Lunchtime Lecture Series
Come to the CMA for a quick bite of art history. Every first Tuesday of each month, join curators, conservators, scholars, and other museum staff for 30-minute talks on objects currently on display in the museum galleries.
The Cleveland Museum of Art is renowned for the quality and breadth of its collection. Throughout the years, the museum has relied on the expertise and generosity of benefactors, many of whom were women, to achieve this goal. In this lecture, Leslie Cade, director of Ingalls Library and Museum Archives, introduces a few of these extraordinary women, including Emery May Norweb, whose Pre-Columbian art formed the basis of the museum’s collection in that area, and India Early Minshall, an expert in Russian history and Fabergé.
Since its acquisition nearly 20 years ago, the Cleveland Apollo has taken its place as both a CMA visitor favorite and a rare example of a nearly intact large-scale ancient bronze sculpture. Cast in hollow bronze sections using the indirect lost-wax technique, the sculpture still appears strikingly lifelike today, many centuries after its creation. Learn more about the latest CMA research into its ancient manufacture and modern reconstruction.
Traditional Korean paintings feature not only animals that are native to the ecosystems in the Korean Peninsula, such as tigers, leopards, and cranes, but also exotic ones, such as gibbons and elephants. In this lecture, Sooa Im McCormick, curator of Korean art, introduces a few ways to read and understand the language of symbolism in Korean animal paintings.
Objects in miniature have mesmerized people of all cultures throughout the ages. Join Senior Technical Project Manager Haley Kedziora and Curatorial Assistant Katie Kilroy Blaser as they explore the role and function of miniatures and small-scale masterpieces of craftsmanship as well as the technical and photographical elements used to bring the exhibition China through the Magnifying Glass: Masterpieces in Miniature and Detail to audiences.
Every museum display is the result of collaboration. In this “behind-the-scenes stories” talk, Kristen Windmuller-Luna, curator of African art, highlights objects whose presentations benefited from recent collaborations with CMA conservators and mount makers, a contemporary Nigerian artist, and a bird expert.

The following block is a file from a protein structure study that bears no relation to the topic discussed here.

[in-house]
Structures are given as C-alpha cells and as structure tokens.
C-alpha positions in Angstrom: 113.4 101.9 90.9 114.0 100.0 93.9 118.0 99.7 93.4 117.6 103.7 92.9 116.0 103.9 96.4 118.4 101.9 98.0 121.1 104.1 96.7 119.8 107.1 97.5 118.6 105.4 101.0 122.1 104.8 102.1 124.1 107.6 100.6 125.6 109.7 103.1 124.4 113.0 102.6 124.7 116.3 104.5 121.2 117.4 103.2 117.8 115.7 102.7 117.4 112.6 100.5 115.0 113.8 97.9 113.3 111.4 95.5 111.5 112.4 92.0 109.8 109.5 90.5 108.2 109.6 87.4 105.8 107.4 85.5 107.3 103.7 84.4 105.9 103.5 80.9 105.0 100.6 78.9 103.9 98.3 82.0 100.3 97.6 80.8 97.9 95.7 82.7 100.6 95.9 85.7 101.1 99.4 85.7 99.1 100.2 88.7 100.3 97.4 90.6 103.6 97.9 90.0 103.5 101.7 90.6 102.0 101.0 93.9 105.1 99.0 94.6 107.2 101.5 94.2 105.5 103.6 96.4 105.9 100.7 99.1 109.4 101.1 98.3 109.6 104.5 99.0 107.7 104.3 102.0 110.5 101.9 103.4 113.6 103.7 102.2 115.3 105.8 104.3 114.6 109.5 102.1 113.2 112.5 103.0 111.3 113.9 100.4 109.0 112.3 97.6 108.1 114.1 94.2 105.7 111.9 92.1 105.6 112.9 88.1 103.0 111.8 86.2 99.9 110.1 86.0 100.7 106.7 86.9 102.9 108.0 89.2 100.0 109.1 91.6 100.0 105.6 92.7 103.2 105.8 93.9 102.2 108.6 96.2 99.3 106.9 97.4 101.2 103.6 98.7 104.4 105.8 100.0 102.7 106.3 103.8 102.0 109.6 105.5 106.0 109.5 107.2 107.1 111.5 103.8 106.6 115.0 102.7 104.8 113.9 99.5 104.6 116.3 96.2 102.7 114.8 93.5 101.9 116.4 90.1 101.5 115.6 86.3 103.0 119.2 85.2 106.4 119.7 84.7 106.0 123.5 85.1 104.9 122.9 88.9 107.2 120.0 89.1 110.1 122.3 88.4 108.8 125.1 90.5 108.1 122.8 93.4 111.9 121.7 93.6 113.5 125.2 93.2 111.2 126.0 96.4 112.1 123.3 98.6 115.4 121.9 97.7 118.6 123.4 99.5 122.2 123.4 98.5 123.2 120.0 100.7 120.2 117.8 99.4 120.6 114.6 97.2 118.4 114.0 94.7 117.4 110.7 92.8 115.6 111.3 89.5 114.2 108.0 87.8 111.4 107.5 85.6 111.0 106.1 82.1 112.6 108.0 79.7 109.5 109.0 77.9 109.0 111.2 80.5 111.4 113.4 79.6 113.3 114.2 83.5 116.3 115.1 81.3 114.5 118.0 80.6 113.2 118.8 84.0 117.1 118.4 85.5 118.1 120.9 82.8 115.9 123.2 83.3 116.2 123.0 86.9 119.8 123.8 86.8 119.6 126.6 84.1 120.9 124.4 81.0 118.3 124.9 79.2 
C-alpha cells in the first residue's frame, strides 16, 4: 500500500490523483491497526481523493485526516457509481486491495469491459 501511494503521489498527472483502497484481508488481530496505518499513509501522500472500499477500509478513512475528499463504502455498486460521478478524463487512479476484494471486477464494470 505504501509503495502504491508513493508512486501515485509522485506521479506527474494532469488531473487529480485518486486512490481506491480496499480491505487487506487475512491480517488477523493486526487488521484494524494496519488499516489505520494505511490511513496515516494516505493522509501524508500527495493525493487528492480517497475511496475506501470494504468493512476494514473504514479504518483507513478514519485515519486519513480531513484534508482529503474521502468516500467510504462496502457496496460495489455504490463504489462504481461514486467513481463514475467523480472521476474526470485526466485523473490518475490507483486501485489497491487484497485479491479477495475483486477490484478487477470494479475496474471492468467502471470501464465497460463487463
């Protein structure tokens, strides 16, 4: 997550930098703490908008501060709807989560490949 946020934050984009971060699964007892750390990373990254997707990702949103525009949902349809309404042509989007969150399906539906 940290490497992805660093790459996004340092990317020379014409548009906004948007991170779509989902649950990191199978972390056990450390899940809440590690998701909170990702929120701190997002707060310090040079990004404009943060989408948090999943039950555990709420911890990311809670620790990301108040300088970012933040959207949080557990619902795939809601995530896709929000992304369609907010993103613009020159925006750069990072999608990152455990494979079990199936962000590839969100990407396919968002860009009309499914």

Drawing transformed radically in 19th-century France and became an independent medium used by artists for exploration and experimentation. Although this moment in art history is often associated with male artists, from Jean-Auguste-Dominique Ingres to Edgar Degas, women played an important role in the history of drawing. Britany Salsbury, associate curator of prints and drawings, highlights their influence by taking a closer look at works by and influenced by women included in the exhibition Nineteenth-Century French Drawings from the Cleveland Museum of Art.
Tilman Riemenschneider (c. 1460–1531), one of the most prominent German sculptors of the 15th and 16th centuries, repeatedly worked with alabaster early in his career. In the upcoming CMA exhibition on the artist, one of Riemenschneider’s major works from the CMA’s collection is brought into dialogue with selected masterpieces from the Louvre in Paris and from North American collections to highlight the special importance of alabaster as a material in 15th-century Europe. The lecture expands on the theme of the exhibition, exploring the distinctive features and circumstances that led European patrons and artists of that time to produce sculptures made from this unique stone.
Join CMA associate conservator Sara Ribbans as she discusses the structure of Japanese folding screens in relation to the ongoing treatment of a 17th-century example. Ribbans will share details of how folding screens are produced, clues to the history of when the screen was last remounted, and the challenges of treating and remounting folding screen paintings.
Jean-Baptiste Carpeaux’s depiction of an enslaved Caribbean woman was created in 1867, a decade after the abolition of slavery in France, joining the rapidly proliferating images of Black womanhood in Europe and the United States. But what stories were these images, often of unnamed living models, meant to convey? Join CMA Associate Curator of American Art Key Jo Lee as she describes how Why Born Enslaved! and other colonial and postcolonial images of Black women were at the nexus of Western fantasies of dominion and freedom in the 19th century.
All education programs at the Cleveland Museum of Art are underwritten by the CMA Fund for Education. Major annual support is provided by the Womens Council of the Cleveland Museum of Art. Generous annual support is provided by Brenda and Marshall Brown, the Sam J. Frankino Foundation, Florence Kahane Goodman, and Eva and Rudolf Linnebach. Additional annual support is provided by Gail Bowen in memory of Richard L. Bowen, Mr. and Mrs. Walter R. Chapman Jr., the Jeffery Wallace Ellis Trust in memory of Lloyd H. Ellis Jr., Pamela Mascio, and the Thompson Family Foundation.